“We are excited to see how the seed award efforts will help our member companies reach or even exceed their ambitious climate targets, find new cross-sector links among each other, seek opportunities to lead, and ripple key lessons within their industry, while also deepening the Institute’s strong foundation in climate and sustainability research,” says Elsa Olivetti, the Esther and Harold E. Edgerton Associate Professor in Materials Science and Engineering and MCSC co-director.
As the seed projects take shape, the MCSC will provide ongoing opportunities for awardees to engage with the Industry Advisory Board and technical teams from the MCSC member companies to learn more about the potential for linking efforts to support and accelerate their climate and sustainability goals. Awardees will also have the chance to engage with other members of the MCSC community, including its interdisciplinary Faculty Steering Committee.
“One of our mantras in the MCSC is to ‘amplify and extend’ existing efforts across campus; we’re always looking for ways to connect the collaborative industry relationships we’re building and the work we’re doing with other efforts on campus,” notes Jeffrey Grossman, the Morton and Claire Goulder and Family Professor in Environmental Systems, head of the Department of Materials Science and Engineering, and MCSC co-director. “We feel the urgency as well as the potential, and we don’t want to miss opportunities to do more and go faster.”
The MCSC Seed Awards complement the Climate Grand Challenges, a new initiative to mobilize the entire MIT research community around developing the bold, interdisciplinary solutions needed to address difficult, unsolved climate problems. The 27 finalist teams addressed four broad research themes, which align with the MCSC’s focus areas. From these finalist teams, five flagship projects were announced in April 2022.
The parallels between MCSC’s focus areas and the Climate Grand Challenges themes underscore an important connection between the shared long-term research interests of industry and academia. The challenges that some of the world’s largest and most influential companies have identified are complementary to MIT’s ongoing research and innovation — highlighting the tremendous opportunity to develop breakthroughs and scalable solutions quickly and effectively. Special Presidential Envoy for Climate John Kerry underscored the importance of developing these scalable solutions, including critical new technology, during a conversation with MIT President L. Rafael Reif at MIT’s first Climate Grand Challenges showcase event last month.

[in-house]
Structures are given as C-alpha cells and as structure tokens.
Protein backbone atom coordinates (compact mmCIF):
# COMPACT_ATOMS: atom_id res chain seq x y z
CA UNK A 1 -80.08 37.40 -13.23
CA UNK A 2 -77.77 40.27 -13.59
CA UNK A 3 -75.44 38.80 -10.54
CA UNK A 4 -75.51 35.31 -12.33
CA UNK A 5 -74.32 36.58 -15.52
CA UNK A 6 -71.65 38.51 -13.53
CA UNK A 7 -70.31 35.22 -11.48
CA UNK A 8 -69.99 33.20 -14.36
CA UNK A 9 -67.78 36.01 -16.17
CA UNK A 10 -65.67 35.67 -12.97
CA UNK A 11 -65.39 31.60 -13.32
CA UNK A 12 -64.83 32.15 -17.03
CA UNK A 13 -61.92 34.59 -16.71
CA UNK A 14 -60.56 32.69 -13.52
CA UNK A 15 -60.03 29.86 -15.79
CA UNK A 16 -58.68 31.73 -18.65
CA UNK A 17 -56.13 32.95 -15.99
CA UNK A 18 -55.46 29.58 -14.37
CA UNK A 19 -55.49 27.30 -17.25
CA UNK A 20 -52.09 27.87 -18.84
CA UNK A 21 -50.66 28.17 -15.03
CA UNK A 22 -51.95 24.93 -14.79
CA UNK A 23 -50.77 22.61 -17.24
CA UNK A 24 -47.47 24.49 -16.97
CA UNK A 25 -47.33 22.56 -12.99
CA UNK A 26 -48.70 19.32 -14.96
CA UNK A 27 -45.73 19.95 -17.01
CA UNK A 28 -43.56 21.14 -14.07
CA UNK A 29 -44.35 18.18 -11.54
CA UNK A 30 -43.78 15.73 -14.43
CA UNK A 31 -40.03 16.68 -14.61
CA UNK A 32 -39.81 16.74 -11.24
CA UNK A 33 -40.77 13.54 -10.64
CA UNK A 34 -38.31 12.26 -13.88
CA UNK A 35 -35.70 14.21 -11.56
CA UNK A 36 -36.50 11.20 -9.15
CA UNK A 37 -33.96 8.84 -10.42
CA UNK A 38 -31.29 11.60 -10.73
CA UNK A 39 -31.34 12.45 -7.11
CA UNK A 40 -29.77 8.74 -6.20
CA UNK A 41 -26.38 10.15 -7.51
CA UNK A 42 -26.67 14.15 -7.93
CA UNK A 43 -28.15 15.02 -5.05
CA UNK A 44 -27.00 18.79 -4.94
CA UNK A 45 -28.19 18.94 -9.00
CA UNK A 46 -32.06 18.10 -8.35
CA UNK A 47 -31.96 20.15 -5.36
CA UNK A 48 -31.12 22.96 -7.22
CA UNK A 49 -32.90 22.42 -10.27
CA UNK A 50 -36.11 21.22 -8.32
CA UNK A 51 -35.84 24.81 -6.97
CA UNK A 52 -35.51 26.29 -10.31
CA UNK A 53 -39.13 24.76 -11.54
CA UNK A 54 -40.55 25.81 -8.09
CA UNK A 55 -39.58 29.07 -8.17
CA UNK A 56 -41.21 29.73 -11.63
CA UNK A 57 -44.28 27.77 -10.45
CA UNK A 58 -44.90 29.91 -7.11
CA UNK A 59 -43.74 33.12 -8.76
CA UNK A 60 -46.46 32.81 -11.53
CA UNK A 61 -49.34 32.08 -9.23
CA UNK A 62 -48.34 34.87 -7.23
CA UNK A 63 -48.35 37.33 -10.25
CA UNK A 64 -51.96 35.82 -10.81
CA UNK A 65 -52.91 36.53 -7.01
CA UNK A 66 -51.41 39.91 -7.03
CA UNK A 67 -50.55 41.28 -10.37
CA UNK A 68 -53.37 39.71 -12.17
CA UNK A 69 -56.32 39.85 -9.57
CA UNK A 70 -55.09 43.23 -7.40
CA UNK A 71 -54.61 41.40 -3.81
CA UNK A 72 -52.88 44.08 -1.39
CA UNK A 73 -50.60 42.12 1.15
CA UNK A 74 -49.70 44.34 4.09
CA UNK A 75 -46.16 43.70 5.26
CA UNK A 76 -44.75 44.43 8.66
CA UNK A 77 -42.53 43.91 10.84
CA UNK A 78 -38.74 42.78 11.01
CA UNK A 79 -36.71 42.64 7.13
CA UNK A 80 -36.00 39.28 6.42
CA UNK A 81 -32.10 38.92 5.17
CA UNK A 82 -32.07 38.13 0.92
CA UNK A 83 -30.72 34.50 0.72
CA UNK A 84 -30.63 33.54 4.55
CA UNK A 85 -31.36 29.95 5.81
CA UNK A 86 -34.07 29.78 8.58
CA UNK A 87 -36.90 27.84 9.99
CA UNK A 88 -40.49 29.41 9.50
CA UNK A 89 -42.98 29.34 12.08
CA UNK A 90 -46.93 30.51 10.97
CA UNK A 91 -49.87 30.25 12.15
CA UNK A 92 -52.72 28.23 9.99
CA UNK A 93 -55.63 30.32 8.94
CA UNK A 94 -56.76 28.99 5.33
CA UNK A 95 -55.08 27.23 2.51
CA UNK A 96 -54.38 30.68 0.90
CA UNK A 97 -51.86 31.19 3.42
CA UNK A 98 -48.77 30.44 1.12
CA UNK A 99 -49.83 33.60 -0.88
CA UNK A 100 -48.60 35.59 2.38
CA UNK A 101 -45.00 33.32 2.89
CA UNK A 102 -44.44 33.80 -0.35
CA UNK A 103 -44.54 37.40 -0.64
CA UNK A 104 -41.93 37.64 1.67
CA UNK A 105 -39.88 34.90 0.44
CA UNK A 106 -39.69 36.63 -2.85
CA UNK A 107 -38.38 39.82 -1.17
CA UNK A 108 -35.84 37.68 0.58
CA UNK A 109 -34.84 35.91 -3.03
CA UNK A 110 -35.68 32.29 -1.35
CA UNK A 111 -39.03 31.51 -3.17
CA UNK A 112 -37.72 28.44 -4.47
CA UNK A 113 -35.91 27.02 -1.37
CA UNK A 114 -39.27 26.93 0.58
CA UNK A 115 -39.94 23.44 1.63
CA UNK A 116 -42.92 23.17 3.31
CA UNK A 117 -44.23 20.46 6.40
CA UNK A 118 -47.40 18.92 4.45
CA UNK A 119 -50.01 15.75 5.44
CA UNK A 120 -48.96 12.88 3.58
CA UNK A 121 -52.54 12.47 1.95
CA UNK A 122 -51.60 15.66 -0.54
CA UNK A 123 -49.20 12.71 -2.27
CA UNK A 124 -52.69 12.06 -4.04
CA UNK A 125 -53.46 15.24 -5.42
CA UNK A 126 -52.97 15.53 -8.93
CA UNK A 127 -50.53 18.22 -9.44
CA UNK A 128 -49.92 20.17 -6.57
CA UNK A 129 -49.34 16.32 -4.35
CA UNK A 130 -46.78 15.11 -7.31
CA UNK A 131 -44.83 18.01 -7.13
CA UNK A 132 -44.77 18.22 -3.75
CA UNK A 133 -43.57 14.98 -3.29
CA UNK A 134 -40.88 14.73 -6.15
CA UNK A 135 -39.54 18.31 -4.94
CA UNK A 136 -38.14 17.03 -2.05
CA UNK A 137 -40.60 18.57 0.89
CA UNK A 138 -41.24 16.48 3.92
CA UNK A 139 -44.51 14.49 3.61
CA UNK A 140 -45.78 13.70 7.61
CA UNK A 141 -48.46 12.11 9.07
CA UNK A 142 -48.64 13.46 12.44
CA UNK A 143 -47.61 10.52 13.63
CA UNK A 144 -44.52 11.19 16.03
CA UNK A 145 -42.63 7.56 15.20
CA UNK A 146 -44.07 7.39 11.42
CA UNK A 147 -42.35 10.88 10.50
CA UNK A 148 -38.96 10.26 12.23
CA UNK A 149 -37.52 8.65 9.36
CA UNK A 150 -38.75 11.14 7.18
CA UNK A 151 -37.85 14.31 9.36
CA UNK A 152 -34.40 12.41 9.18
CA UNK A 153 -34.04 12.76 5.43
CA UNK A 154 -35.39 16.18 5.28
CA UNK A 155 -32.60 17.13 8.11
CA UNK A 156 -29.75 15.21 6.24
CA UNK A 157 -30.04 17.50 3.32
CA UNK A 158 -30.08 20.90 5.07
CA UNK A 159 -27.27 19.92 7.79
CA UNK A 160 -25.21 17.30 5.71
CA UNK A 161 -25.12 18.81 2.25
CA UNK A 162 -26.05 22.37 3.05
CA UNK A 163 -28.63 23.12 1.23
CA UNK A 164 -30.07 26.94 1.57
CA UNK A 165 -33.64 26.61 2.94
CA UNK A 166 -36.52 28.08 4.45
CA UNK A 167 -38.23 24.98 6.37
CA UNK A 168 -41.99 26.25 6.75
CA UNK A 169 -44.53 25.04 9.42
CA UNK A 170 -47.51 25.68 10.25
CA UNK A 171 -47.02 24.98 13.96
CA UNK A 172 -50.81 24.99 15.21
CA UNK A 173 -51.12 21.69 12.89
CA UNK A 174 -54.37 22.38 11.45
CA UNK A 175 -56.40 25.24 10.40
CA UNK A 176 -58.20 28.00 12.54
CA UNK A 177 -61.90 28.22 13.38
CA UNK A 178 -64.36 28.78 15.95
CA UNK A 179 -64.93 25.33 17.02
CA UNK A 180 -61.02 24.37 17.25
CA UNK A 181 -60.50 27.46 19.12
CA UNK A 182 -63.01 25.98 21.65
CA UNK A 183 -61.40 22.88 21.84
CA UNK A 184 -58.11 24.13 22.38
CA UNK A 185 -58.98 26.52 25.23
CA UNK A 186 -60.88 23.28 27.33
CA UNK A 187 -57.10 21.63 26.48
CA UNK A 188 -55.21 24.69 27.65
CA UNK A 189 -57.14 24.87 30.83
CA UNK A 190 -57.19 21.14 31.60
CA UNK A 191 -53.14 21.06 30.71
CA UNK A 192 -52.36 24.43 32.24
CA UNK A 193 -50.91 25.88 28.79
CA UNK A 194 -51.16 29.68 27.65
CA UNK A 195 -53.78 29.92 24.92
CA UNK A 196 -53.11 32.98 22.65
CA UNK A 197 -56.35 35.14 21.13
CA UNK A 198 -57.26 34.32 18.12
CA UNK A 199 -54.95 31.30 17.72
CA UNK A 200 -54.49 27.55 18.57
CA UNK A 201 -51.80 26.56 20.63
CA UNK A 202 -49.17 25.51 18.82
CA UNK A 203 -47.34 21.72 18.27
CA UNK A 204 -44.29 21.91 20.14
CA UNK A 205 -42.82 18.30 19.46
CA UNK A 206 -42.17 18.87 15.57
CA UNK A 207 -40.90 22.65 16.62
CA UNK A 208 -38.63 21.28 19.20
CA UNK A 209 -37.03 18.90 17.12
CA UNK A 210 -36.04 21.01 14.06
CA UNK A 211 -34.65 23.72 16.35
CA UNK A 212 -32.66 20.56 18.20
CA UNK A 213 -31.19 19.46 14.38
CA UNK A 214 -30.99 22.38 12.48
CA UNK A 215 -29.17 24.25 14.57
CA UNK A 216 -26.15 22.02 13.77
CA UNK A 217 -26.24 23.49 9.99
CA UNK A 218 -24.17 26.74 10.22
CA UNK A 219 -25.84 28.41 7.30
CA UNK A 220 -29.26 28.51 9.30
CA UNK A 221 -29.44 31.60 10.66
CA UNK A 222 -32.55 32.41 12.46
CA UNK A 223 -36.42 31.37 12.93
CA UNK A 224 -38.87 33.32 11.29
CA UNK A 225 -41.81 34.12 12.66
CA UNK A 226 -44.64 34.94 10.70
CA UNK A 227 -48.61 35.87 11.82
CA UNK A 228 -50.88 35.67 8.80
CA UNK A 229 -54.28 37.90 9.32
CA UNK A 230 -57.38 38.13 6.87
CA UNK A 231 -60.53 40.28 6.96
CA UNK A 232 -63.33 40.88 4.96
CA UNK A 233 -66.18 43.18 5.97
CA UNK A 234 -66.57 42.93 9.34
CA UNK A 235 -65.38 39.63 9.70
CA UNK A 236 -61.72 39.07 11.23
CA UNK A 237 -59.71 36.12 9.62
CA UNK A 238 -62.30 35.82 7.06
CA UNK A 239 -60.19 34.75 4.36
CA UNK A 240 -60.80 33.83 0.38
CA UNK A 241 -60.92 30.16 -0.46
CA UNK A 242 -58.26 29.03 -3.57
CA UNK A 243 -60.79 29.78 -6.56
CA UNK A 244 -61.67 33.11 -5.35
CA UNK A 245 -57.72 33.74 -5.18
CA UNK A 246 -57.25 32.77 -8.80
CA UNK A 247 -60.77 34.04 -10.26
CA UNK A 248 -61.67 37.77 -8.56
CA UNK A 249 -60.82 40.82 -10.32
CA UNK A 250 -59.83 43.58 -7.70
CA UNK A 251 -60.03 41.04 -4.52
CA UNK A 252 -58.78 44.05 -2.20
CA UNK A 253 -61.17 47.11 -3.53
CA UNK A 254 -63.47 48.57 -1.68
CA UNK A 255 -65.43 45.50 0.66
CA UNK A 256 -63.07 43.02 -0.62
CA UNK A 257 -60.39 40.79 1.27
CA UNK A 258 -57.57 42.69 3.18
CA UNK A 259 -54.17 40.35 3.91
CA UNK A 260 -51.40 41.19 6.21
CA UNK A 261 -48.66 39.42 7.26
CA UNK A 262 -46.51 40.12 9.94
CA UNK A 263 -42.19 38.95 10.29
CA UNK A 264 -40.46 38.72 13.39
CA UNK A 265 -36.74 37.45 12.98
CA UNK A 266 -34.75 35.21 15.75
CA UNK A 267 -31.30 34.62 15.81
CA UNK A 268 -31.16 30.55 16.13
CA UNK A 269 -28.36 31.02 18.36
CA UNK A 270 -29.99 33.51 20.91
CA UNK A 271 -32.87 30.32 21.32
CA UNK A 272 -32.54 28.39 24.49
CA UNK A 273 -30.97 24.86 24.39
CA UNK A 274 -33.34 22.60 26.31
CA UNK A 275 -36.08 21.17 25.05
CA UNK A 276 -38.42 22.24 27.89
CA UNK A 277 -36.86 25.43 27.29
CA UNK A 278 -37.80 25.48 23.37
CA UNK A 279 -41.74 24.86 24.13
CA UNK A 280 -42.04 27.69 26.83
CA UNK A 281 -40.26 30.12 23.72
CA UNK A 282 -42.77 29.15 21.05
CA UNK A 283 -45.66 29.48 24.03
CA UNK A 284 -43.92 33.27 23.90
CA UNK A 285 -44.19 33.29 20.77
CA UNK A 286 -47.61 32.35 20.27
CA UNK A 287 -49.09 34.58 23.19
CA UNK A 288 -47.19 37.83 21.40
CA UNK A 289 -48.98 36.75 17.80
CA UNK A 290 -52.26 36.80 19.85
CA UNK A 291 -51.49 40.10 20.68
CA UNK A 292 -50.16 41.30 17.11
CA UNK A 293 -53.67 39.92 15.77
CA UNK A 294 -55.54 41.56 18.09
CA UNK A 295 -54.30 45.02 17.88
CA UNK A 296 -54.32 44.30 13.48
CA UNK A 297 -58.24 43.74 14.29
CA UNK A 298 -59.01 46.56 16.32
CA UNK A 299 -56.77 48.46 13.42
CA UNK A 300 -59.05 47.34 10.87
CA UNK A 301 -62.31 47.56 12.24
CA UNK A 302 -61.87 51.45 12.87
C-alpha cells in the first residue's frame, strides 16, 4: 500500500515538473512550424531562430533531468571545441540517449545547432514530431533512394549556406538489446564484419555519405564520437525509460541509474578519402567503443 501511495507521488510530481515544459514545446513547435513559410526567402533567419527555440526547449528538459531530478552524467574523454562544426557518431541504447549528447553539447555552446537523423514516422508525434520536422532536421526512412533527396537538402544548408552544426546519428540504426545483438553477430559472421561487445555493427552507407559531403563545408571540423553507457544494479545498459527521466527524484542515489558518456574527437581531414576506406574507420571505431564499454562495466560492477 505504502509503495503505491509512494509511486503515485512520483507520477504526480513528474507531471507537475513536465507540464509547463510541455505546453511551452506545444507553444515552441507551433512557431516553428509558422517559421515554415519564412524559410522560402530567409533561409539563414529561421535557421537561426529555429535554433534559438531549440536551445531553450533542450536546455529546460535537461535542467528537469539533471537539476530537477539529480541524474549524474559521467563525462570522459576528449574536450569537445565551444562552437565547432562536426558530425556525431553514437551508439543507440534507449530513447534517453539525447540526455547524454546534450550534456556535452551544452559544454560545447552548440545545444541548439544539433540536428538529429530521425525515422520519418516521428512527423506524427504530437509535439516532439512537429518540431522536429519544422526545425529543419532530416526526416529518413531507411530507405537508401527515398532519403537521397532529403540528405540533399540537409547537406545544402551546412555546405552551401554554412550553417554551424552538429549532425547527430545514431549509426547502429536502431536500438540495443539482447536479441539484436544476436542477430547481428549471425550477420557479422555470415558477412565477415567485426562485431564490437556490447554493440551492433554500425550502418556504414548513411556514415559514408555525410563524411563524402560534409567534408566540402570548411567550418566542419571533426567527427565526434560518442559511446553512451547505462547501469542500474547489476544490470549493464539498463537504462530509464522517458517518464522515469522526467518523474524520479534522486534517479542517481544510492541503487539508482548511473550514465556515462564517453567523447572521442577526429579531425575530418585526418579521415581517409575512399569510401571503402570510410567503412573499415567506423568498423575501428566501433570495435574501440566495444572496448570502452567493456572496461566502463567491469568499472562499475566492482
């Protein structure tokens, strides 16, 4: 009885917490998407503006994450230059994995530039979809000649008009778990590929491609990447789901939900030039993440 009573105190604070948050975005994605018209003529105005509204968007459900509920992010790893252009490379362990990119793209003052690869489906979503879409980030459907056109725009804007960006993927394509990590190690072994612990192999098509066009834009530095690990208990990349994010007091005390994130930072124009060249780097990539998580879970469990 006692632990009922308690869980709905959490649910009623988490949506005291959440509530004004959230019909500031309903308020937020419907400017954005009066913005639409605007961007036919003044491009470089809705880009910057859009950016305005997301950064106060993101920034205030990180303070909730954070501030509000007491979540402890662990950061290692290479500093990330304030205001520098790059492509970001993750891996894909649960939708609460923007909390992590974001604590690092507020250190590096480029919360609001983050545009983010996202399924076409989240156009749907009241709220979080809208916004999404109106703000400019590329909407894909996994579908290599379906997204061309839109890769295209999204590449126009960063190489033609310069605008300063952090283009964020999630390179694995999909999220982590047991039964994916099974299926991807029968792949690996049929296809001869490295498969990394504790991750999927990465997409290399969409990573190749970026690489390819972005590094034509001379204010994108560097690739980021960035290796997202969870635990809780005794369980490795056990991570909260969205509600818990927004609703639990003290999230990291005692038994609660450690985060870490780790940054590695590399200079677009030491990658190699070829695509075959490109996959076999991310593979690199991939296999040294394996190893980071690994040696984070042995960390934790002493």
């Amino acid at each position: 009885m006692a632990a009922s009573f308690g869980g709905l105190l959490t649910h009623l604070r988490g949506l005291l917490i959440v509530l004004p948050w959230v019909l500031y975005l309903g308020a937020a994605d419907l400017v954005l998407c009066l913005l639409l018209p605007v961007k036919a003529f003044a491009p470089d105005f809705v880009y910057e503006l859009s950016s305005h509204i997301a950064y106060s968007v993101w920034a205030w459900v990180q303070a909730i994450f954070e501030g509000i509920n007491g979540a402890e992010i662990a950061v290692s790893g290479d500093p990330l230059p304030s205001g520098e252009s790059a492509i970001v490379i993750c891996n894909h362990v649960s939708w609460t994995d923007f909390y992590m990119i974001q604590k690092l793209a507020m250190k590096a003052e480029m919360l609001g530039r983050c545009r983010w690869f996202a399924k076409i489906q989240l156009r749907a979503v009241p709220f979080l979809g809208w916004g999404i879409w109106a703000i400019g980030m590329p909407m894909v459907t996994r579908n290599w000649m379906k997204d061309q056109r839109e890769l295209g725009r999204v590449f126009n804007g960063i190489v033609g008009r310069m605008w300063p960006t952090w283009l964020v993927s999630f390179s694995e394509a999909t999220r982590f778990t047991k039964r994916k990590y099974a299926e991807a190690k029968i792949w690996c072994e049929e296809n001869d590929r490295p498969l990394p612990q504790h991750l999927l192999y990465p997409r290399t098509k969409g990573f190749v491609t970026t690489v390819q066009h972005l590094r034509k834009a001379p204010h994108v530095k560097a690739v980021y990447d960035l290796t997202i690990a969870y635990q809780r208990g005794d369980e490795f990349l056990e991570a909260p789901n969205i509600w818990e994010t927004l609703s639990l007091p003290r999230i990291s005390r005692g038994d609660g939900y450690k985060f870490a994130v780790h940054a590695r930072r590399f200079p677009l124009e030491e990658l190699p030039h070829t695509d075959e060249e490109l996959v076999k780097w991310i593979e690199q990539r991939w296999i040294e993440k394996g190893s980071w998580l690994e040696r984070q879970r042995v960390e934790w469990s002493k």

Both the MCSC Seed Awards and the Climate Grand Challenges are part of MIT’s larger commitment and initiative to combat climate change; this was underscored in “Fast Forward: MIT’s Climate Action Plan for the Decade,” which the Institute published in May 2021.
The project titles and research leads for each of the 20 awardees listed below are categorized by MCSC focus area.
Decarbonized and resilient value chains
- "Collaborative community mapping toolkit for resilience planning," led by Miho Mazereeuw, associate professor of architecture and urbanism in the Department of Architecture and director of the Urban Risk Lab (a research lead on Climate Grand Challenges flagship project) and Nicholas de Monchaux, professor and department head in the Department of Architecture
- "CP4All: Fast and local climate projections with scientific machine learning — towards accessibility for all of humanity," led by Chris Hill, principal research scientist in the Department of Earth, Atmospheric and Planetary Sciences and Dava Newman, director of the MIT Media Lab and the Apollo Program Professor in the Department of Aeronautics and Astronautics
- "Emissions reductions and productivity in U.S. manufacturing," led by Mert Demirer, assistant professor of applied economics at the MIT Sloan School of Management and Jing Li, assistant professor and William Barton Rogers Career Development Chair of Energy Economics in the MIT Sloan School of Management
- "Logistics electrification through scalable and inter-operable charging infrastructure: operations, planning, and policy," led by Alex Jacquillat, the 1942 Career Development Professor and assistant professor of operations research and statistics in the MIT Sloan School of Management